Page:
Compiled and written by Andrew Nemeth, Australia
URL:   <>
Site last updated:  Thu, 14 Jul 2016

Search the FAQ  
If you can read this then the page CSS failed to load. Most likely this is because you are using an older Version-4 browser, or else one which does not properly support modern W3C standards. Either way, please upgrade your browser to something more modern & standards compliant!

M Waist level finders?

You want to shoot with the camera away from your face (eg "from the hip" or "over your head" or "around corners"), and want to use an accessory viewfinder to help with framing and composition. What are your options?…


In the 1930s and early 40s, Leica made a range of waist level finders for their thread-mount 35mm cameras. Basically these finders were small (approx. 20mm x 30mm x 40mm) right-angle viewers which slid into the camera's flash accessory shoe. They were designed to be used in either landscape or portrait format, and contain a silvered prism with appropriate optics to show the scene with correct lateral orientation and right way up. This is unlike the Rolleiflex TLR or Nikon DW-1 waist-level finders, which actually show the scene L-R reversed.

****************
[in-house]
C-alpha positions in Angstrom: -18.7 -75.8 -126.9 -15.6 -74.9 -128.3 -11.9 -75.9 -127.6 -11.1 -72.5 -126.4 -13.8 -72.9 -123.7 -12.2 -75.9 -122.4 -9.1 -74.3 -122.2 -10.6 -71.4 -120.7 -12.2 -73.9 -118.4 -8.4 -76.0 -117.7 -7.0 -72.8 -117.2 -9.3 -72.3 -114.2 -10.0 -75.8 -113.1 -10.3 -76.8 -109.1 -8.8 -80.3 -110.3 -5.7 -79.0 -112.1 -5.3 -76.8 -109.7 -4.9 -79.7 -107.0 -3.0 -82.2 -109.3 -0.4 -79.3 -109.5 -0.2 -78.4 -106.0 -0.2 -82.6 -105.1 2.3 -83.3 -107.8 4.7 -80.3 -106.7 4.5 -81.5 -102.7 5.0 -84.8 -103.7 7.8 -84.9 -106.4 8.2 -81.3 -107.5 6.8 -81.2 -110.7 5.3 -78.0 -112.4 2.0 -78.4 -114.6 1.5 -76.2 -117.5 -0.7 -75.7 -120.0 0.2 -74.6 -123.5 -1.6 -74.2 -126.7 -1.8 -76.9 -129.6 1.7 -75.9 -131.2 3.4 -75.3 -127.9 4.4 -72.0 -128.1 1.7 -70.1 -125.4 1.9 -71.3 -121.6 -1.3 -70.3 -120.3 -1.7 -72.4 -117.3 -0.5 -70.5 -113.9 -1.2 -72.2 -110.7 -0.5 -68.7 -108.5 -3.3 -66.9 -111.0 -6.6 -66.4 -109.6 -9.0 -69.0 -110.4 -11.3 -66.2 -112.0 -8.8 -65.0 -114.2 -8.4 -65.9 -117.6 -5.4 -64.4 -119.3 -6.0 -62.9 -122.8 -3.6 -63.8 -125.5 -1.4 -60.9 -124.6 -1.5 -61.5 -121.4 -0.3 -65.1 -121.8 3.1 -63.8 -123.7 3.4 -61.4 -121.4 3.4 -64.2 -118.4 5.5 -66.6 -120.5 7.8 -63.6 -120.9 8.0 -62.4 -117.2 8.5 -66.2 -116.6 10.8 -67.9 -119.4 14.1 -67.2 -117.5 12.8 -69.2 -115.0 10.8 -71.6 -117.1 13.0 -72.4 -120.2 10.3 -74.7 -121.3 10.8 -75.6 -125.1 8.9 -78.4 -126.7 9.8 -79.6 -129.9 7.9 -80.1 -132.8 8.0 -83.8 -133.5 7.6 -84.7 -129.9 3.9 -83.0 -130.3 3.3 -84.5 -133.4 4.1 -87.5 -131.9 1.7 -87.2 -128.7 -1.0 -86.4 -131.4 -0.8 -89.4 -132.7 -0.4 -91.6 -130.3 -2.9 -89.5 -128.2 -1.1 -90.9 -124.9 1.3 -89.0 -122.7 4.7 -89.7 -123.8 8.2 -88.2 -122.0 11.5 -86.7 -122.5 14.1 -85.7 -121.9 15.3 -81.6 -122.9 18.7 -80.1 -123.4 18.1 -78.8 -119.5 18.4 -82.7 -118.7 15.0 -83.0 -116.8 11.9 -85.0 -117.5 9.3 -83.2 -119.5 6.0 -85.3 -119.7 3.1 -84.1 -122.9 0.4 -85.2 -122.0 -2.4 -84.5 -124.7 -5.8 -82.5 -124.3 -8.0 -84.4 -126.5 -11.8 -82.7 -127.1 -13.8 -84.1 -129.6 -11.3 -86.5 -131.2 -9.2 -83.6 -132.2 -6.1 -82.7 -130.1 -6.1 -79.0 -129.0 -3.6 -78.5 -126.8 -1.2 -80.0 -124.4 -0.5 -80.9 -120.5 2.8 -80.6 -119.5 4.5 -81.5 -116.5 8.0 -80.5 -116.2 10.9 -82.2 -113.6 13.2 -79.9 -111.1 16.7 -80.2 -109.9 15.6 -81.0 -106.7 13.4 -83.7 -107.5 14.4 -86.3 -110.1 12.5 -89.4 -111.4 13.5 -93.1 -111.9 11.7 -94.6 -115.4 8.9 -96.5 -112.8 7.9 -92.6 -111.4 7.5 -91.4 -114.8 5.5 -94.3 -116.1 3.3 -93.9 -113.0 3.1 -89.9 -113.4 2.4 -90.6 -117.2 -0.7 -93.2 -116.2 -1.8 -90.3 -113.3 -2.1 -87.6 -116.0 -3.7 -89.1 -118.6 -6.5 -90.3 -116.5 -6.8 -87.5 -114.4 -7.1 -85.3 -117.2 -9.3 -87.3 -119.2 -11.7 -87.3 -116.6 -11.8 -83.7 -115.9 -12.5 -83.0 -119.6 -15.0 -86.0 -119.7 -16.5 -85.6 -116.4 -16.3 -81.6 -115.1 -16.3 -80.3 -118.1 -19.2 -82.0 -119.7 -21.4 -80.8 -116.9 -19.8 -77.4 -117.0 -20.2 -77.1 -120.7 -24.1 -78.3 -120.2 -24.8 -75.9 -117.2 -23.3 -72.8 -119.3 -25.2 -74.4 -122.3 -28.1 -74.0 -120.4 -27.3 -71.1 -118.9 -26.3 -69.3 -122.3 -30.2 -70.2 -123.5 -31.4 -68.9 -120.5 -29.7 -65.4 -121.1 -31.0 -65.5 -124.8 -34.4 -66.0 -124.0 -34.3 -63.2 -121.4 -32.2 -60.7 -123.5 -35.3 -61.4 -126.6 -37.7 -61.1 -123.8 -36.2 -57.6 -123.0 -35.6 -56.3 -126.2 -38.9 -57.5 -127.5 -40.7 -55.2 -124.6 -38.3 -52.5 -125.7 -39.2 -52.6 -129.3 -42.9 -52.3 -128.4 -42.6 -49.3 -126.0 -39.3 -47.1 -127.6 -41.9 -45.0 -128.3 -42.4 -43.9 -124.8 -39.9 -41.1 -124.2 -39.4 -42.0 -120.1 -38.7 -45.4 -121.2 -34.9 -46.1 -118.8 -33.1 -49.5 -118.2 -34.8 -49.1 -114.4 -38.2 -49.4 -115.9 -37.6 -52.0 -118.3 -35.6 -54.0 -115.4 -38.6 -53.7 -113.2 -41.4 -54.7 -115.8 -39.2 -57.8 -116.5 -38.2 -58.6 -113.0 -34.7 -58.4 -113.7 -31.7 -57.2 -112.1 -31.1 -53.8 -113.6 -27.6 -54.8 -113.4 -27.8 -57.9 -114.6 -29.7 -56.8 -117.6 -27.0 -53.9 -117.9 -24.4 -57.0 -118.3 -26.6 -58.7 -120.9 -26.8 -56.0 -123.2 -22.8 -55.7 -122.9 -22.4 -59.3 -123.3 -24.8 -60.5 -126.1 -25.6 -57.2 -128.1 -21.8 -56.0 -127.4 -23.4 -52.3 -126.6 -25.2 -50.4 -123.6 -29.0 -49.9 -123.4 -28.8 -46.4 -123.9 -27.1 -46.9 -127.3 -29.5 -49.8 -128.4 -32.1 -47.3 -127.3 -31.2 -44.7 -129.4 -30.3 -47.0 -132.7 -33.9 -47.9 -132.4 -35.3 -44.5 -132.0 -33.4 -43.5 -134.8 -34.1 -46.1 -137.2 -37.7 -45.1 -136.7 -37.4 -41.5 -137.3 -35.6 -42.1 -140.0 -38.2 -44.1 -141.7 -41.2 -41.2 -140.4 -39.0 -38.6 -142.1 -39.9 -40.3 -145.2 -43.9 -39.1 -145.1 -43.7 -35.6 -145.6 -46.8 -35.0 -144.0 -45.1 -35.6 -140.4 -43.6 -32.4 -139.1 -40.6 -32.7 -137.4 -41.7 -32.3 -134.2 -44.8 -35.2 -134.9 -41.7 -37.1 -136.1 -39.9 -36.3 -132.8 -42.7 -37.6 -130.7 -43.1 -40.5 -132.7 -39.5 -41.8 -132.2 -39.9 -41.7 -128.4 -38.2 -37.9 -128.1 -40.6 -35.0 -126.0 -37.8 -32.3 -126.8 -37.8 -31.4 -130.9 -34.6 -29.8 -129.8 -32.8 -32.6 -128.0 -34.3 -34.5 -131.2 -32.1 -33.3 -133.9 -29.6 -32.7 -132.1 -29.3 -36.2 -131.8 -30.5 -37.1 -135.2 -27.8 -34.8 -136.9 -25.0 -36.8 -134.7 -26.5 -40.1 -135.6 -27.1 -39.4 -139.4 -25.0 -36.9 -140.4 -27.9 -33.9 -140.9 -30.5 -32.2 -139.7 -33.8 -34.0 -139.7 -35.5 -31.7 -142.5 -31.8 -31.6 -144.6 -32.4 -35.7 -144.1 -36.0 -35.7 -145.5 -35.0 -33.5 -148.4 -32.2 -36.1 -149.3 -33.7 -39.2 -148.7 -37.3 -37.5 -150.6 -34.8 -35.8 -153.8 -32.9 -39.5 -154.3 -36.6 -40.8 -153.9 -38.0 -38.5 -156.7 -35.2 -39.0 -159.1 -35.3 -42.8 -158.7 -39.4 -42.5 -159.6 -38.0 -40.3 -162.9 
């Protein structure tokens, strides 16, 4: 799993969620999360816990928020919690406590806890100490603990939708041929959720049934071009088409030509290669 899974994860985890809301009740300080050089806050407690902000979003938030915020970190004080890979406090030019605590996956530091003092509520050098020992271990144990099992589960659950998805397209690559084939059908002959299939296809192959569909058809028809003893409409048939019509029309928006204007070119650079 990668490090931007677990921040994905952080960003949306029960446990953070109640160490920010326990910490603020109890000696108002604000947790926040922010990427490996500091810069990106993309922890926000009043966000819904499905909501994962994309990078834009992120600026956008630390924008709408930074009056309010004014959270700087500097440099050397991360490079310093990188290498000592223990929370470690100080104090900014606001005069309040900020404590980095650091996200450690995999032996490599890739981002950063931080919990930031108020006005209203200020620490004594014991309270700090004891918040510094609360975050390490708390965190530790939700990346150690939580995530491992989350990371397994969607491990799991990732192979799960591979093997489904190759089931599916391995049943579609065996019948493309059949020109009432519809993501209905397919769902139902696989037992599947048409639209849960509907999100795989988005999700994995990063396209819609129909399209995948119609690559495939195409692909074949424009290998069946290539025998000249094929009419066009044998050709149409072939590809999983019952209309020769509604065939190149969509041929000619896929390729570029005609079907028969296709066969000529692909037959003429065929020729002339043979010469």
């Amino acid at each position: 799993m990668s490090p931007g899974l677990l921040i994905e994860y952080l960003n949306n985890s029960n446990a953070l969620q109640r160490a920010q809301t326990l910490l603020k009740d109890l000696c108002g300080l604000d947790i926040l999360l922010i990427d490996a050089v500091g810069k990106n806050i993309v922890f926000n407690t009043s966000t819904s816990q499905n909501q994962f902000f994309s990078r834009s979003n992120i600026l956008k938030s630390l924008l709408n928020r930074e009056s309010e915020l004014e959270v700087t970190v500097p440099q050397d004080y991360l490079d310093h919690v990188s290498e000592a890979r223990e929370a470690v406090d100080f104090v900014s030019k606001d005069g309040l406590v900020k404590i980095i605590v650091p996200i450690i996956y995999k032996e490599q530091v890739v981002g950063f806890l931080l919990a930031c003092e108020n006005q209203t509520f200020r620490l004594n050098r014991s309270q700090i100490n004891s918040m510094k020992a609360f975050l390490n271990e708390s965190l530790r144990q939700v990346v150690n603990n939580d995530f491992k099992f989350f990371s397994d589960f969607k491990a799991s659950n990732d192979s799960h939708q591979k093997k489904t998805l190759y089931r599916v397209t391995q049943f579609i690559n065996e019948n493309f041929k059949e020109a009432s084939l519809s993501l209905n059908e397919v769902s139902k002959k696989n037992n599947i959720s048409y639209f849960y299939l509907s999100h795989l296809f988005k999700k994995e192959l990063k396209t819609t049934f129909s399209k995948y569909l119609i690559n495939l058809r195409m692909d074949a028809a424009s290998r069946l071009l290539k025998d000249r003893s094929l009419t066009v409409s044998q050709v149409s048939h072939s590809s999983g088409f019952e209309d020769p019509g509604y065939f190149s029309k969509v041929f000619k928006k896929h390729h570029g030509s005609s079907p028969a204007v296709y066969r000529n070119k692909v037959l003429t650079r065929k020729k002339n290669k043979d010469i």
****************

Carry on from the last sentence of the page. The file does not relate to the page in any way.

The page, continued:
Three different types of Leica finder were made with differing angles of view:

Leica WL Codes
50 mm AUFSU
28 + 50 mm AHOOT
35 + 50 mm AYOOC

The "AUFSU" is the most common of the three, with the others being (seriously) harder to find. You can see photos of the AUFSU at the following URLs:

  1. <wlf_aufsu.jpg> (JPEG 57k bytes)
  2. <>


Late-model AUFSUs have a circle and cross engraved into the front & top viewer windows. This was done to let you level the camera, when looking through the viewer, by superimposing the cross inside the circle. For extra accuracy, purists can also insert a spirit level into the AUFSU rear accessory shoe — presumably the reason it was provided. FWIW I use a Hama Camera Spirit Level 5410 (see the RHS photo in the "wlf_aufsu" link above).

Flare free viewing